Music Reviews


 Posted by Eugenio Maggi (@)   Experimental / Avantgarde / Weird & Wired / Glitch / Noise / Field Recording
 Edit (572)
Feb 09 2003
Title: 1-8 IN 1
Format: CD
Label: Sachimay (@)
Distributor: Pax Recordings
The Focus Quintet is Anita DeChellis (voice), Don DeChellis (piano, keyboard), Ernesto Diaz-Infante (acoustic guitar & voice), Chris Forsyth (electric guitar) and Jeff Arnal (percussion) - five friends who have performed together under various forms (duets, tours, etc.), now gathered to offer this 8-track, 56-minute work. Now, you've read the line-up's instrumentation, but try to forget it. Because this is very radical, flowing improvisation with a droning quality, close to electroacoustic or minimalistic ensembles (memories of Olivia Block, the Deep Listening Band or Osso Exótico have come to my mind); if you think of "jazz", try to think of its most daring and informal manifestations. The listening experience is very demanding, but equally rewarding: there's a mesmeric quality in these clusters of sparse notes, rumblings, scrapes and ecstatic vocal melodies; actually, Anita DeChellis' performance (Pauline Oliveros and Bjork have been quoted, to give you a hint) is one of the strongest points of this cd.

Darling Kandie: People Next Door

 Posted by TG Mondalf (@)   Experimental / Avantgarde / Weird & Wired / Glitch / Noise / Field Recording
 Edit (570)
Feb 06 2003
Artist: Darling Kandie
Title: People Next Door
Format: CD
Label: Underground, Inc.

BUY from  BUY NOW from LATEX RECORDS (   or   BUY from  BUY NOW from LATEX RECORDS (
This is one psychotic yet hard hitting head trip collaboration between TKK's Groovie Mann and William Tucker known mostly for his work with Ministry but also worked with KMFDM and Pigface. Groovie Mann's photography is featured in the CD and as Underground, Inc. puts it, "instantly underlines him as a twisted agent provocateur. The photos form a crispy creme kocktail party of lust, decadence & indulgence.". This album musically is a strange mix of lounge, swing, industrial, rock, and psychedelica. Vocally it is somewhere in between TKK and RevCo with a taste of Daniel Ash at times. Big synth heavy bass carries many of the tunes and you'll hear lot of the horn interludes similar to what you might hear in TKK only bigger and less 'sampled' sounding. This is a very dark album with a psychotic and sexual twist. Imagine several individuals an alone in their respective apartment rooms - lonely and half insane, not to mention likely a bit sex crazed. That might give you taste of the psychological tone of the album. Take that and amplify it to a Big Swing beat and Industrial technique and you might get an idea of the sound. No TKK fan's collection should be without this. Amazing, I've always like Groovie Mann live and wondered what he'd do on his own and we finally have a taste of his own twisted toxic cocktail concoction. A huge twist on this release begins when you get to "Secret Ceremony" which is more of a 70's psychedelic rock tune with some Indian belly dance to it. I especially love the hysterical sample at the end, "This is no dream, this is really happening." With this and the title track especially you can hear the Underground, Inc. influence with the Indian drumming and other sound structures combined with industrial experimentation. The title track vocally is nothing but samples which when combined create a practically mystical perspective - things like, "Open your mind to me", "one spirit", "come to me now", "they have one mind", "one will", "you are the one", "I am the way", "I'm you and you're me", "the dark side", "this is your eternity". All of these come from a wide array of places like different movies and such - and are all chopped together and looped. Very cool!! I have to remember that for one of my next pagan broadcasts. "Randy Road" is a hilarious track because it's all female samples saying stuff like "will do me a favor and eat my pussy for me please". Oh and "Younglam" sounds like it is VERY T-Rex inspired - fuck yeah. This is just a fraction of the album. The whole thing is one crazy mind fuck!! You'll love it and the last track will likely give you chills.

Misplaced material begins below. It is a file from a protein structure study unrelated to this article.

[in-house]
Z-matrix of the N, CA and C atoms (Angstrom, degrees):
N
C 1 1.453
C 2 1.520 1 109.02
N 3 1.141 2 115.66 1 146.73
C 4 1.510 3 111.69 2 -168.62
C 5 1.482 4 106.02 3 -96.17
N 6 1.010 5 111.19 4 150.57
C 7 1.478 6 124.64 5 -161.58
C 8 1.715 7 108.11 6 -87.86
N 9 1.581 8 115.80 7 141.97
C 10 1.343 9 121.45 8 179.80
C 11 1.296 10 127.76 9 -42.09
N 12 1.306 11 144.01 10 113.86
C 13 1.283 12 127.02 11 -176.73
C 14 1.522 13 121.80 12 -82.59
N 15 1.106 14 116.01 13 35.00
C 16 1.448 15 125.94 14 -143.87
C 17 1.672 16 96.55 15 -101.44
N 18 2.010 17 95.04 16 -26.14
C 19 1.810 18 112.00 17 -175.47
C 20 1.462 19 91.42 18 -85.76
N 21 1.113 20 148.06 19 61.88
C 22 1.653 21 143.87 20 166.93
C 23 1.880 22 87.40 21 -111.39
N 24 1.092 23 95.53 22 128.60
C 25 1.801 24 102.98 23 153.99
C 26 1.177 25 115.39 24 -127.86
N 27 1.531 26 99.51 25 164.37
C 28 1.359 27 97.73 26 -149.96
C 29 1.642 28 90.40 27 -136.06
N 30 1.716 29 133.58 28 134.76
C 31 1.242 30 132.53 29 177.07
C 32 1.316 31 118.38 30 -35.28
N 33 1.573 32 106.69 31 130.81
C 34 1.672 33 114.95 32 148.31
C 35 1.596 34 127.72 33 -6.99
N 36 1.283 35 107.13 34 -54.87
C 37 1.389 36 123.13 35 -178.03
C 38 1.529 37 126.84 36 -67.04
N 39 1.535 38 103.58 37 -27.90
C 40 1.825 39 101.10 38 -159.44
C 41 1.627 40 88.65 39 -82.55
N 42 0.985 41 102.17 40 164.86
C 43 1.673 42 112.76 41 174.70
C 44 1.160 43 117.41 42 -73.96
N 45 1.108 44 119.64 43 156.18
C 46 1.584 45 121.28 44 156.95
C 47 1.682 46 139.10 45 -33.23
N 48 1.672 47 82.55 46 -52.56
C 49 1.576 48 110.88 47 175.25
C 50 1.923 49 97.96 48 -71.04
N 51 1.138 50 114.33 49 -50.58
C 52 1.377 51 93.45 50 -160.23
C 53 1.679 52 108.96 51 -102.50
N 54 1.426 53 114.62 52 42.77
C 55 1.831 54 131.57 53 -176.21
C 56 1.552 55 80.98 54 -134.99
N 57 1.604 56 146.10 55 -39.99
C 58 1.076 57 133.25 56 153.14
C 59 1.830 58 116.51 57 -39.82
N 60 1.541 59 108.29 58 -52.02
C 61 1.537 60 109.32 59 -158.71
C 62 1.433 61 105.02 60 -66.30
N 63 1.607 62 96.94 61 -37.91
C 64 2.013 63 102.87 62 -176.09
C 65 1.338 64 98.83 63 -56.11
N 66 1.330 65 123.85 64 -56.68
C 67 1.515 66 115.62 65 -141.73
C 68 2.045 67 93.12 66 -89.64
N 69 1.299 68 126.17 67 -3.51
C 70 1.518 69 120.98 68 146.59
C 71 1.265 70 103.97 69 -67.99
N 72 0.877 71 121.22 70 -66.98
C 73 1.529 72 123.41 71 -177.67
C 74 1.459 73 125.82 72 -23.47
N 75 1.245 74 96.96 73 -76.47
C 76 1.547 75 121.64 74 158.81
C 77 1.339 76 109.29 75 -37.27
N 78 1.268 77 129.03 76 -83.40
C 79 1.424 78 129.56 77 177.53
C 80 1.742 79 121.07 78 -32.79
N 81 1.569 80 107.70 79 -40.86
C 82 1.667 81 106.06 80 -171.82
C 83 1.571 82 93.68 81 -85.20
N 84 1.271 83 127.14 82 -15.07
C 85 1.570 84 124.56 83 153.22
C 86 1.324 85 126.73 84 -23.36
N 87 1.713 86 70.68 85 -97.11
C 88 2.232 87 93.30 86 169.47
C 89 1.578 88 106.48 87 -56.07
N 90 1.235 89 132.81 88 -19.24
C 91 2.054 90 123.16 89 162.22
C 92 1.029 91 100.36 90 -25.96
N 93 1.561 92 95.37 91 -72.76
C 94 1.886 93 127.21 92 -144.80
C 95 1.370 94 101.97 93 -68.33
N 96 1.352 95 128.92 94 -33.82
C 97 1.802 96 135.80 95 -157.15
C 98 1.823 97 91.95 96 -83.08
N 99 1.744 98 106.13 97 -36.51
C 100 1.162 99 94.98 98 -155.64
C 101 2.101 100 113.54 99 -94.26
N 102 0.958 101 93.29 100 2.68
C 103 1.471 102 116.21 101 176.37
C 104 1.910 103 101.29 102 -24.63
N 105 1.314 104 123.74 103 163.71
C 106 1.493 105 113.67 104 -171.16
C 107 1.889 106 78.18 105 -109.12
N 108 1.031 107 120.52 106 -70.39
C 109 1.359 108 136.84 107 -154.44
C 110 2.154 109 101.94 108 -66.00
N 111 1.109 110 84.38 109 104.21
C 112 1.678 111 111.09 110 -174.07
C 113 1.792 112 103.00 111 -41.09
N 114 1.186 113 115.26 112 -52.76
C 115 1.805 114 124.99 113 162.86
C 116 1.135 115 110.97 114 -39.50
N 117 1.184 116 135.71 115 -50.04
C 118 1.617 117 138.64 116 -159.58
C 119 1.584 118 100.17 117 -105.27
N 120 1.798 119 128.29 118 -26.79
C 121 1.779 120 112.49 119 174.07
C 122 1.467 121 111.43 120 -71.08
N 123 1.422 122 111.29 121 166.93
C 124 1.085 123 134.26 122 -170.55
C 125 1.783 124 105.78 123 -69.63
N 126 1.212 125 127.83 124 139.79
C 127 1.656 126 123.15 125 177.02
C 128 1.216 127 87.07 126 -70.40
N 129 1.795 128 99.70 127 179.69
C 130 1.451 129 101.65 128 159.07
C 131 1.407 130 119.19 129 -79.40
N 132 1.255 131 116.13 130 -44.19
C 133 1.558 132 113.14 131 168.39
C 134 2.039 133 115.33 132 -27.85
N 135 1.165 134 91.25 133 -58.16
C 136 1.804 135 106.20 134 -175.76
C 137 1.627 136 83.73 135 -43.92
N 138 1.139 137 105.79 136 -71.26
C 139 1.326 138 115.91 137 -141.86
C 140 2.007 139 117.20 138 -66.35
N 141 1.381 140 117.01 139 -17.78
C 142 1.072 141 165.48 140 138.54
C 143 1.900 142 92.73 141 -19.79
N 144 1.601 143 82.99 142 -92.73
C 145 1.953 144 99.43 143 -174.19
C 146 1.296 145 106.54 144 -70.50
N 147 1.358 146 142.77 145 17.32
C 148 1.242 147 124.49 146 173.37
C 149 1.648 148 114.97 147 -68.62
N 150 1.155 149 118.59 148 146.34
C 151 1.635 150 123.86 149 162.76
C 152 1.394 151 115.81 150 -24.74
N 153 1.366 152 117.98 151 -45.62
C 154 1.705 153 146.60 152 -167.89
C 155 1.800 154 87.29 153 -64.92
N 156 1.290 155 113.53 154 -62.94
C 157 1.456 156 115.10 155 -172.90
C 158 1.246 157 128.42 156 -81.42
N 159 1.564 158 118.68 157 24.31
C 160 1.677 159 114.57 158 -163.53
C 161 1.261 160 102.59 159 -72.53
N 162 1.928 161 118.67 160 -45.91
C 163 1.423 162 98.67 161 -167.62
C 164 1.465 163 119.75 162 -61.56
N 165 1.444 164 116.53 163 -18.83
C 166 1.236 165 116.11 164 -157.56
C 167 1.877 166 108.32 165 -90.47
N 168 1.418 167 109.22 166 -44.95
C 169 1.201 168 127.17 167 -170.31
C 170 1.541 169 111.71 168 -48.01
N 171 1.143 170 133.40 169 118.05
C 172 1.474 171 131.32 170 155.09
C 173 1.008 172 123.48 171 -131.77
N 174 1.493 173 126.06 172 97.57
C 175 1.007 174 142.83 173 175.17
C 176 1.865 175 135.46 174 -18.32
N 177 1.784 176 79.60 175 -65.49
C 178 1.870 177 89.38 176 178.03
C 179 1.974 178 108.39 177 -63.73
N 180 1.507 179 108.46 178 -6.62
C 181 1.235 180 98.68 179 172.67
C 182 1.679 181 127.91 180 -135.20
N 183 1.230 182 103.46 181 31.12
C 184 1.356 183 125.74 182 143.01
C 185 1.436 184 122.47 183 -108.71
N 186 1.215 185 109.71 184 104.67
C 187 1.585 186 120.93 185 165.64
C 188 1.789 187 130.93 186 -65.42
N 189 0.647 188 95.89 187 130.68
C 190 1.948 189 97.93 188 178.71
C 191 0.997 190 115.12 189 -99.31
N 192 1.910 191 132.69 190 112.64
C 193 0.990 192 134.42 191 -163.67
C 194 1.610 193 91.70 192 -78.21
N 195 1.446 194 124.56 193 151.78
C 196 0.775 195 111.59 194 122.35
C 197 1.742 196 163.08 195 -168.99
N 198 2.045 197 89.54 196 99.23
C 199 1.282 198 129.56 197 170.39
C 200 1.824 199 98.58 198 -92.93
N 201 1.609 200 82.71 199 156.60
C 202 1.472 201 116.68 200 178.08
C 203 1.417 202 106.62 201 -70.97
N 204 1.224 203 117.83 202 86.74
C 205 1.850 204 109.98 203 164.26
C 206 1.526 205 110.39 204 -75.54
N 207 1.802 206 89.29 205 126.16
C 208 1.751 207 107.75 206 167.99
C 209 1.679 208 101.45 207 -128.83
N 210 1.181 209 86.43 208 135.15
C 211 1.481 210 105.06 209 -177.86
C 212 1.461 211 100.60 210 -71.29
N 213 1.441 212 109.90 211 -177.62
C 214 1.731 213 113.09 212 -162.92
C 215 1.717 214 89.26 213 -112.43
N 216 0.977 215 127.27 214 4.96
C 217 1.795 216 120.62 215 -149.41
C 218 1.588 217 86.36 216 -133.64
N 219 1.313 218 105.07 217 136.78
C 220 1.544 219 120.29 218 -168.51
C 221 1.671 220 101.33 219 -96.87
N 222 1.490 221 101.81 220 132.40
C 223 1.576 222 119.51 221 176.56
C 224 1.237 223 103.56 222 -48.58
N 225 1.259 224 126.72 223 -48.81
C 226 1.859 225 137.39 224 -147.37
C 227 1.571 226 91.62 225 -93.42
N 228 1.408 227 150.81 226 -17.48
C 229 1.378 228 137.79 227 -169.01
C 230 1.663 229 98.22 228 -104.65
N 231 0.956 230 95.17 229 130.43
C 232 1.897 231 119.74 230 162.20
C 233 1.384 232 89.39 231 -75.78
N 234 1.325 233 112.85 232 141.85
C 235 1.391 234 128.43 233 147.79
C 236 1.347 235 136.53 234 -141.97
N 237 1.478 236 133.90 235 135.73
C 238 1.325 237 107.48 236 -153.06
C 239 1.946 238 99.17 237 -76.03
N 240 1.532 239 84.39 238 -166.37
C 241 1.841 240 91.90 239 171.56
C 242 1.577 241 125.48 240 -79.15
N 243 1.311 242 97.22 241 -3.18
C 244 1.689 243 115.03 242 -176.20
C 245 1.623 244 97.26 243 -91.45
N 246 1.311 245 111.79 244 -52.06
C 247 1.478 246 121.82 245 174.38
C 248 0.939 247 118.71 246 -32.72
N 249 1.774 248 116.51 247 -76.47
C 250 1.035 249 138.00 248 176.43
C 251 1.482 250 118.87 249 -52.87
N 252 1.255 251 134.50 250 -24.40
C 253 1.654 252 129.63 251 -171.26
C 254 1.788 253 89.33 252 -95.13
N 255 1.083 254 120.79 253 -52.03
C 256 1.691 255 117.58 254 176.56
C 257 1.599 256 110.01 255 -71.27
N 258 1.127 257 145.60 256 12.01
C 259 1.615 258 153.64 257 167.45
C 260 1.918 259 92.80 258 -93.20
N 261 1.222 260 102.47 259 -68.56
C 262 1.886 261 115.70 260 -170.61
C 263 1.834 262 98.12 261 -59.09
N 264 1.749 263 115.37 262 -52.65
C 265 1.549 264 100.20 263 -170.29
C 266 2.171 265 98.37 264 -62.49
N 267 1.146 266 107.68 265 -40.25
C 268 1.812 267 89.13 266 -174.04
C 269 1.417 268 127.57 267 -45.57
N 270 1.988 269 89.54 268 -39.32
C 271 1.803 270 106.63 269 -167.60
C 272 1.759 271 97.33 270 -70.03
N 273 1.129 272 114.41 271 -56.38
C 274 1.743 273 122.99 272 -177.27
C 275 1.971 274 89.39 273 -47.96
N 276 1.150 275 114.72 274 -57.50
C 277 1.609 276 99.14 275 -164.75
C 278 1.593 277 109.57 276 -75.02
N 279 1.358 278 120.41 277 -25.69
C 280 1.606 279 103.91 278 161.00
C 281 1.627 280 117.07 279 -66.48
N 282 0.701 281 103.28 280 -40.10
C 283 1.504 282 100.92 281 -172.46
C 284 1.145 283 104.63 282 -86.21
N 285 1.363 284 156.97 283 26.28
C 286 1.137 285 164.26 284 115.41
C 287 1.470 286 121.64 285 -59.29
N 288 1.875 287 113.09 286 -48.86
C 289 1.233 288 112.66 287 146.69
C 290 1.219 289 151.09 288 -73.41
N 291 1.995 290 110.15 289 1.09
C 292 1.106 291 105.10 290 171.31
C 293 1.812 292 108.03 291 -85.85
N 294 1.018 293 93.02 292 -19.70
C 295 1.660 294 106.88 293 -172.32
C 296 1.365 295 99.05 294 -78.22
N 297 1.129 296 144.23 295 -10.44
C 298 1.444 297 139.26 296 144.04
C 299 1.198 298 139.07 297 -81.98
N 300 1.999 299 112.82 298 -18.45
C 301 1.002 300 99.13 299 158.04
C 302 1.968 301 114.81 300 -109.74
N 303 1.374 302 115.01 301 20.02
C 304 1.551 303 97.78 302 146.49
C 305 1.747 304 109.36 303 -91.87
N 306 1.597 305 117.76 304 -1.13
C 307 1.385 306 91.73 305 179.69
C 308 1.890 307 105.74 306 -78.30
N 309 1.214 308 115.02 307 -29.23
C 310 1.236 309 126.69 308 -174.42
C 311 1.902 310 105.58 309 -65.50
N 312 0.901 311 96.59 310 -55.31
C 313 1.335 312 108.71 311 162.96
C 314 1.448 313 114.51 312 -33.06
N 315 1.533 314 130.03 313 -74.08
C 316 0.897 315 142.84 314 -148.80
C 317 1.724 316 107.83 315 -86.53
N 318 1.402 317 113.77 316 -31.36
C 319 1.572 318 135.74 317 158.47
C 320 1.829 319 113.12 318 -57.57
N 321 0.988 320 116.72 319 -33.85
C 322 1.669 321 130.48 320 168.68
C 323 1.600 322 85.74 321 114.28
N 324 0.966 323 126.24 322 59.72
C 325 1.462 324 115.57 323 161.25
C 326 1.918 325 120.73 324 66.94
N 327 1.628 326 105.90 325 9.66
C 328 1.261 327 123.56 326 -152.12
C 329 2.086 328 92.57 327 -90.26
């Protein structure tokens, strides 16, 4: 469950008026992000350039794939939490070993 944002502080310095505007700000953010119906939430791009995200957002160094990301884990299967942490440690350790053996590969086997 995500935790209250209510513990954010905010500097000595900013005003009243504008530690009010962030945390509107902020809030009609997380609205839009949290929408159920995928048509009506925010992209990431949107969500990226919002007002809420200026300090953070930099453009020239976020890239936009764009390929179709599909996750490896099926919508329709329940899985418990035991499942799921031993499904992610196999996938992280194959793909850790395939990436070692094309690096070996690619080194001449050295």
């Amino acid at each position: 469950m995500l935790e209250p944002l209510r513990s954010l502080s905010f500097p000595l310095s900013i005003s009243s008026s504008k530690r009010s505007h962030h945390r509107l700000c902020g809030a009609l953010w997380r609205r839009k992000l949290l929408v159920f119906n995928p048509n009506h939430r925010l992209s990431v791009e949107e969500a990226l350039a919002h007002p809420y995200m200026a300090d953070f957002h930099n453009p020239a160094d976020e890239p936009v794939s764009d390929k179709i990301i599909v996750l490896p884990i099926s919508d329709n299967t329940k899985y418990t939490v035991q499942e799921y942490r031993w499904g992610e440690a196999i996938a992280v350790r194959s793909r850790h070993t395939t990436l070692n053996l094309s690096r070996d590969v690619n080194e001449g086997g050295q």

VV.AA.: Strch Prst Skrz Krk

 Posted by Marc Urselli   Experimental / Avantgarde / Weird & Wired / Glitch / Noise / Field Recording
 Edit (566)
Feb 05 2003
image not
Artist: VV.AA.
Title: Strch Prst Skrz Krk
Format: CD
Label: kRkRkRk recordings (@)
Distributor: Apoplexy
New Zeland based kRkRkRk recordings has just put out this "compilation of christchurch underground music" by the unpronounceable title of "Strch Prst Skrz Krk" (a Czech tongue-twister that means "Stick your finger in your throat"!) featuring 18 contributions. Fortunately for us Christchurch is the name of a town and not the name of some holy premises that wanna make sure people know what religion they are there for. This small indie label has been around for ten years in 2002 and has probably decided to celebrate with a label-sampler that gives you a taste of the over 30 CD-R's available from them on what is also their first "real" CD.
Here's a quick run through:
Label founders Peter Wright and J-mz Robinson open the sampler with their project Brainlego, presenting a nice art-noise piece that sounds like one of those wicked NIN slow motion dirty ballads;
MiG-21 are more into the post-punk art-rock thing with slow beats and much of the attention around the vocal parts;
Mikel Goodwin's concrete-pop project Wormwood focuses around his eccentric and theatrical post-goth vocals a la Das Ich but plays fonky old kinky background music alla Kapotte Muziek;
Antibody are more into the Staalplaat sphere of experimental electro-noise (Ed Wilson, J-mz Robinson of Brainlego and Charles Horn);
Nick Hodgson also could be a Staalplaat/Soleilmoon artist, but what differentiates him is the use of occasional Zornian improvisational no-wave free-jazz extravaganzas;
Lahar (featuring Antibody's Ed Wilson and Scott McCaslan on guitars and drums) play slow experimental art-rock with Velvets or Sonic Youth, among others, in mind;
Strap Ons (Don Gone & Nova Technova) continue where Lahar left off adding some fuzzy distortion and a female vocal that makes it even more "english", more "revolutionary" or "riot-ish" and more "artsy-fartsy", all in a good way, even though they are a little on the low-down side, kinda un-energetic;
NoTV is J-mz Robinson's solo thing where he plays passionate musique concrete muzak with an incessant piano and toy instruments;
KYN (Charles Horn) is throbbing and intermittent experimental-noise with use of vocals;
Megan Gallacher (ex-Bocctahne) plays an interesting airy mixture of clean but heavily delayed electric guitar parts floating over ethereal mid-low-frequency floor sounds that reminds me of the band Bethany Curve;